Continuous Residency

  • Applicants generally must be a continuous resident for 5 years subsequent to lawful permanent resident or green card status.
  • Must have resided for at least three months in the state where the application is filed
  • Must be physically present in U.S. for at least one-half of the 5 years (or one-half of 3 years if spouse of USC)
  • Must Reside Continuously in the U.S. from the Date of Filing to Admission to Citizenship
  • Marriage to a USC—If married to a USC the residency requirement is 3 years if: (i) the USC spouse is a USC for 3 years; and (ii) the parties have been “living in marital union” for 3 years. 8 CFR §319.1(a)(3). Same-sex marriages are covered. A divorce, legal separation, or even an informal separation may signify dissolution of the marital union. However, involuntary separations are not considered to break the marital union.
  • Must Reside Continuously in the U.S. from the Date of Filing to Admission to Citizenship—INA §316(a)(2)

In order to naturalize, the lawful permanent resident must establish both “continuous residence” and “physical presence” in the US prior to applying for naturalization. These concepts can be confusing for many individuals. Continuous presence is the maintenance of residence in the US over a period of time based on an individual’s actual place of abode or dwelling. US immigration laws require lawful permanent residents to maintain such continuous residence in order to avoid a finding of abandonment of residence.

For naturalization purposes, the lawful permanent resident must at least show five (5) years of continuous residence (three years if the permanent residence was acquired through marriage to a US Citizen). Physical presence is simply the number of days the lawful permanent resident actually physically resides in the US. To qualify for naturalization and unless exempt, the lawful permanent resident must show half of the statutory period of continuous residence as physically present in the US. Contact us for an analysis of your case and whether you meet the statutory requirement for citizenship.

The common issue that often arises is whether there has been continuity of residence since the foreign national received his or her permanent residence and whether he or she had interrupted this residence throughout this time. It is important to note that the physical presence requirement is normally determined at the time the application for naturalization is filed in terms of how many days the foreign national was in and out of the United States.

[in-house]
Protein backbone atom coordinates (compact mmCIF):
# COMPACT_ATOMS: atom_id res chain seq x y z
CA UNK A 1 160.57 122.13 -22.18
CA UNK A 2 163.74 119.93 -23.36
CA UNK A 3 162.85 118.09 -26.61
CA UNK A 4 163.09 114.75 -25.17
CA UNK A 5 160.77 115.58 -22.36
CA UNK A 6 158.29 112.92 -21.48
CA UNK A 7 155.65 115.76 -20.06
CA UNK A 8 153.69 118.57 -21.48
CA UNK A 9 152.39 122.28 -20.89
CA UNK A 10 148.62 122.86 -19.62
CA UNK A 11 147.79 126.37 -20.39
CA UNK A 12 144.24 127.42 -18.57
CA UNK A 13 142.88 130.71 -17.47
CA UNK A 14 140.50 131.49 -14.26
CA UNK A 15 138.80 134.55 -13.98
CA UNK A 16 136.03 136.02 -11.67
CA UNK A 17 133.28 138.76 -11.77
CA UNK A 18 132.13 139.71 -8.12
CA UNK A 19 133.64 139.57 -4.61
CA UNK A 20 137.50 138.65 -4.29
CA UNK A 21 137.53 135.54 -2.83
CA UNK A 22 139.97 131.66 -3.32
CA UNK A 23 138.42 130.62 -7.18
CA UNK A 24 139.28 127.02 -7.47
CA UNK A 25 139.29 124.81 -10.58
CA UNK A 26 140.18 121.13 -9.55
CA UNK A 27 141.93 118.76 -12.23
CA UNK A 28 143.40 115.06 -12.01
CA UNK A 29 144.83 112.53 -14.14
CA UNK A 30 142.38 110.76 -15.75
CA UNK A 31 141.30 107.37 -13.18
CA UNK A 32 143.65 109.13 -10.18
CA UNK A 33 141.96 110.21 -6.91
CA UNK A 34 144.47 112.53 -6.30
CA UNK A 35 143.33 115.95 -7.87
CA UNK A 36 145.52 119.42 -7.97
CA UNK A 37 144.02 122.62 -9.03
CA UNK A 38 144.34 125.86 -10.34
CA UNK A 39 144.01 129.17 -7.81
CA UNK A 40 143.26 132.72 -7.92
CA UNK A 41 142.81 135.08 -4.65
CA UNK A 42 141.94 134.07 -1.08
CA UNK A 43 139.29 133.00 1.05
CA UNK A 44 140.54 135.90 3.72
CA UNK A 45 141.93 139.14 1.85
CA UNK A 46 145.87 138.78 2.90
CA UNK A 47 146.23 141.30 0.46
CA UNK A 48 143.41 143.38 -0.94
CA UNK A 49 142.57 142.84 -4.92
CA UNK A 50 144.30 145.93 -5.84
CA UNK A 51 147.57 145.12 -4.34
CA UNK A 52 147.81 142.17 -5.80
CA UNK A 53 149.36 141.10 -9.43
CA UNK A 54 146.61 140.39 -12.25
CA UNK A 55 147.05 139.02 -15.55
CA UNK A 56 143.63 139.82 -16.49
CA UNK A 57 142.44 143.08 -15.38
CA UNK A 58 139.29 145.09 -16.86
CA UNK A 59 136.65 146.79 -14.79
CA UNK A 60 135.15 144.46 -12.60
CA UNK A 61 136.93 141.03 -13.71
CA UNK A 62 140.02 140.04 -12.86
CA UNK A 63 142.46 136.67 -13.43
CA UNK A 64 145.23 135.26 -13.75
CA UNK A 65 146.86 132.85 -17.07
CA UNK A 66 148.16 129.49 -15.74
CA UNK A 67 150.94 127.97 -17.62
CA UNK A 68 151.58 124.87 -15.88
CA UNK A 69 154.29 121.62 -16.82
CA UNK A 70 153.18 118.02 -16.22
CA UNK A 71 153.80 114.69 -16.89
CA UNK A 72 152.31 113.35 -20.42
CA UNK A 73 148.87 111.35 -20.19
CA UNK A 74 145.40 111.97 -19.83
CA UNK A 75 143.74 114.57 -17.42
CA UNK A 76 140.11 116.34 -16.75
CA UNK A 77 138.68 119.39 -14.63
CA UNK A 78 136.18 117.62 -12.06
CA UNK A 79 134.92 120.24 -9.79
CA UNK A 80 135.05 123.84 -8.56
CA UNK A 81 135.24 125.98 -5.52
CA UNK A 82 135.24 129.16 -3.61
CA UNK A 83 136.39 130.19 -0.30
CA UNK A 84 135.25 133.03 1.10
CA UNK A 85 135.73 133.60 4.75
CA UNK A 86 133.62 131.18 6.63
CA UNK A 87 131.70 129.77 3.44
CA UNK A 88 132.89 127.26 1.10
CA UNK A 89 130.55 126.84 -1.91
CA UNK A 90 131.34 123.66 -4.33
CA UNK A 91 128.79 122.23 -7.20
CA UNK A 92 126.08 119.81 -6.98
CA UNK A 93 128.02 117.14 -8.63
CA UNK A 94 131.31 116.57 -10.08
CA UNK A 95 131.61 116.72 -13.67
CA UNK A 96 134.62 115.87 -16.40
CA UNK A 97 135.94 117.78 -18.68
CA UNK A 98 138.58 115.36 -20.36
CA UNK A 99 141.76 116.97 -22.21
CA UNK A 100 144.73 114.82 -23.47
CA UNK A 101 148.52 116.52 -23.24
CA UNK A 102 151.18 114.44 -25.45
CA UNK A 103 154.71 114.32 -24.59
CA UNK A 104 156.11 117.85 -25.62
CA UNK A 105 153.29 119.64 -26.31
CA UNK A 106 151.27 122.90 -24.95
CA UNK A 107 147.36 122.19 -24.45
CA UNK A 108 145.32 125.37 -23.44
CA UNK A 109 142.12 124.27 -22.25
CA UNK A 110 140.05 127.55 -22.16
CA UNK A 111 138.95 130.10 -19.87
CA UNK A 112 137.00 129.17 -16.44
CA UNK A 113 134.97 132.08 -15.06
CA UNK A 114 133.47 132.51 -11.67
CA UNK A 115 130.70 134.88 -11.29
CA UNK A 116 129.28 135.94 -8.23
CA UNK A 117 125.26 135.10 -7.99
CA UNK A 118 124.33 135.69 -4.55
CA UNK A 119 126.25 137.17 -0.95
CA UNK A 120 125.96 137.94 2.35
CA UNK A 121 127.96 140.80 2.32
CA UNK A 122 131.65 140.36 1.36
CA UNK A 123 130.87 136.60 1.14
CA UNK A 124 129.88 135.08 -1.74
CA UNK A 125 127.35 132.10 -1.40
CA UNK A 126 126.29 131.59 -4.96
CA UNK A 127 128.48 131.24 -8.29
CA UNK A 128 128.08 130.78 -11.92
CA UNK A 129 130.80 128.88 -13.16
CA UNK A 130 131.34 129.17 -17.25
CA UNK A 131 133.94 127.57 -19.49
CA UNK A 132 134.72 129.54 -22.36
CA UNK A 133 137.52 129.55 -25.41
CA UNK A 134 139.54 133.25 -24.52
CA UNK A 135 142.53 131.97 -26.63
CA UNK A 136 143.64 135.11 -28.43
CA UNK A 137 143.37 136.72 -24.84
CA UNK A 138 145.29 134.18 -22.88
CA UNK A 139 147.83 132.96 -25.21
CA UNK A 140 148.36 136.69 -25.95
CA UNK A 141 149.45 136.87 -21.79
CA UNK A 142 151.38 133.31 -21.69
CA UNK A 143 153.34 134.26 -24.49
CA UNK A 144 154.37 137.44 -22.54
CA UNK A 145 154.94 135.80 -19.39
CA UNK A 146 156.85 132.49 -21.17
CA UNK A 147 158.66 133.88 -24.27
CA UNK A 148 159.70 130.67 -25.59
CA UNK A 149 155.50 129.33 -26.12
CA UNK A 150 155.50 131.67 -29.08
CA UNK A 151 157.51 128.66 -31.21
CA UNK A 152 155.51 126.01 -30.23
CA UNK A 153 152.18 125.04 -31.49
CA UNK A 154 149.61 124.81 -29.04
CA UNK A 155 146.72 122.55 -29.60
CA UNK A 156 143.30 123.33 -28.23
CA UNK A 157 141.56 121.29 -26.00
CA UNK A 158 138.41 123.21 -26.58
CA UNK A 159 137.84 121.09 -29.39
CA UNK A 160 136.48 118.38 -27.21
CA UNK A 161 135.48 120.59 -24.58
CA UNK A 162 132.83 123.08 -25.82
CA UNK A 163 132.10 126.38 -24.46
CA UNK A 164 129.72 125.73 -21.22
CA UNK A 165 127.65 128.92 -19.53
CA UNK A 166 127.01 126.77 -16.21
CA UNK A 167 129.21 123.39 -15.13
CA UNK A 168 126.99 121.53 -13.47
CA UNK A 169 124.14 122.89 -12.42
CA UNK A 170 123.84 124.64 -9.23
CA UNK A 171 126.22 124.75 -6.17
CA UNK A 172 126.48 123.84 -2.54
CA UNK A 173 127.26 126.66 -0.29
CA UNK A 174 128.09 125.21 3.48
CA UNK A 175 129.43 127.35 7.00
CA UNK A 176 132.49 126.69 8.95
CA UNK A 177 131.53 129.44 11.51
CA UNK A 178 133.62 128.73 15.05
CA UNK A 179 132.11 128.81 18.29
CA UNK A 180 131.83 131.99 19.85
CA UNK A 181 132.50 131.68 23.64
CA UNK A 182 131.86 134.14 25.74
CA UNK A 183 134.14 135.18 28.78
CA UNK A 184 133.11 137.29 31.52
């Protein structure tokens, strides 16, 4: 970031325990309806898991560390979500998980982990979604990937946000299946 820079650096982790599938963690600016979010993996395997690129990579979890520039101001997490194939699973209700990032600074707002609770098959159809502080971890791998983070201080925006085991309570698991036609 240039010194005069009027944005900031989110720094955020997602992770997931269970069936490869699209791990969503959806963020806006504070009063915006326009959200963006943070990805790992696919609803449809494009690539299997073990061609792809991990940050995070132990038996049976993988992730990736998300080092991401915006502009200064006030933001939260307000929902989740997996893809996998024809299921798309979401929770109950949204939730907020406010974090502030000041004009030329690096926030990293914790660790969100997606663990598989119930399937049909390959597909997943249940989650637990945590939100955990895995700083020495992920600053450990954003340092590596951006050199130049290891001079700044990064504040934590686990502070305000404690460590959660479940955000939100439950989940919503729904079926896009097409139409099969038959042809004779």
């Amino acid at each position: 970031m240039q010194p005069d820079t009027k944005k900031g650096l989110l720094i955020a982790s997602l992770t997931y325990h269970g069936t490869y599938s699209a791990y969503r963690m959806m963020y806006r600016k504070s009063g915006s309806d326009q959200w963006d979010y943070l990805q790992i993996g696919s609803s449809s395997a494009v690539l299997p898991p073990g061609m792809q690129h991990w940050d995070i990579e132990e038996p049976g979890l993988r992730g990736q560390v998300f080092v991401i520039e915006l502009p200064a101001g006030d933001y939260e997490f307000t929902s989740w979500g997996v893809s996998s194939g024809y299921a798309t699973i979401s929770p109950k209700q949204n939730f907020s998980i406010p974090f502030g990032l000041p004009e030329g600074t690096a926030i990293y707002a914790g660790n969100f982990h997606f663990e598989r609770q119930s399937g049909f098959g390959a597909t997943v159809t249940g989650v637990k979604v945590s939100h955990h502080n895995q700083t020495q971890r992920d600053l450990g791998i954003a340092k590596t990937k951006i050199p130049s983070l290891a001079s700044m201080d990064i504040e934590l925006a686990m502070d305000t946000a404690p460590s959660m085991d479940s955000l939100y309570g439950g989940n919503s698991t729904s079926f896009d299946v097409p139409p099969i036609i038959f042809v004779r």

Factors that may establish continuity of residence include: (a) not terminating employment in U.S.; (b) presence of immediate family in U.S.; (c) retention of full access to U.S. home; and (d) not obtaining employment abroad. 8 CFR §316.5(c)(1)(i)(A)–(D). An absence of one year or more “shall” disrupt the continuity of residence 8 CFR §316.5(c)(1)(ii), even where the applicant had a reentry permit.

If you believe you may have an issue with maintaining continuity of residence, contact one of our competent immigration attorneys to discuss your case. The disruption of residence may become an issue in the naturalization application process even if it happened many years before the filing of the naturalization application.

An Austin immigration lawyer – Abogados de Inmigracion en Austin TX – can help you determine if you meet the continuance residence requirement for naturalization. Learn more by contacting Michael G. Murray, P.A today!

Coronavirus update: We are safely open for business! USCIS is still accepting new filings for all applications. Our office is offering virtual consultations for new clients so that you don't have to come to our office in person. Call us to schedule your virtual meeting today.
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